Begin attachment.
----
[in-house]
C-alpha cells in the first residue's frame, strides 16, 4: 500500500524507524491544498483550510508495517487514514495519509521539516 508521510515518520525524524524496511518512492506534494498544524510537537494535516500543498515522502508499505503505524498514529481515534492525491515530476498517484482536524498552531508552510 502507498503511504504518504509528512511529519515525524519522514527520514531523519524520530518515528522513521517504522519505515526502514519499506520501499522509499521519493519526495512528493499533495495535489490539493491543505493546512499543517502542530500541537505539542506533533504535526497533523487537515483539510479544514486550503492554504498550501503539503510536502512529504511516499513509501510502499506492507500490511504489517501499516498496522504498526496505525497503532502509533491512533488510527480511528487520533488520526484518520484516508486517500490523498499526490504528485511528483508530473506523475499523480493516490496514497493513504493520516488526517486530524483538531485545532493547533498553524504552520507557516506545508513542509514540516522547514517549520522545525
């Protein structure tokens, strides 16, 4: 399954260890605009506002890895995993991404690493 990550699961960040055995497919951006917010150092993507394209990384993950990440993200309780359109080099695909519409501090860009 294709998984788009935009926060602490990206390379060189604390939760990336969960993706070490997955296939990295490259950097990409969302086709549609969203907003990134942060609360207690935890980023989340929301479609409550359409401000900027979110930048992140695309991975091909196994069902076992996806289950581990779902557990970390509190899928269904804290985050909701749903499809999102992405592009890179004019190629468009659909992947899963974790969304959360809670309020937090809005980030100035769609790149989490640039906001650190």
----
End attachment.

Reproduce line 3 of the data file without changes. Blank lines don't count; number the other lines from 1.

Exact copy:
């Protein structure tokens, strides 16, 4: 399954260890605009506002890895995993991404690493 990550699961960040055995497919951006917010150092993507394209990384993950990440993200309780359109080099695909519409501090860009 294709998984788009935009926060602490990206390379060189604390939760990336969960993706070490997955296939990295490259950097990409969302086709549609969203907003990134942060609360207690935890980023989340929301479609409550359409401000900027979110930048992140695309991975091909196994069902076992996806289950581990779902557990970390509190899928269904804290985050909701749903499809999102992405592009890179004019190629468009659909992947899963974790969304959360809670309020937090809005980030100035769609790149989490640039906001650190």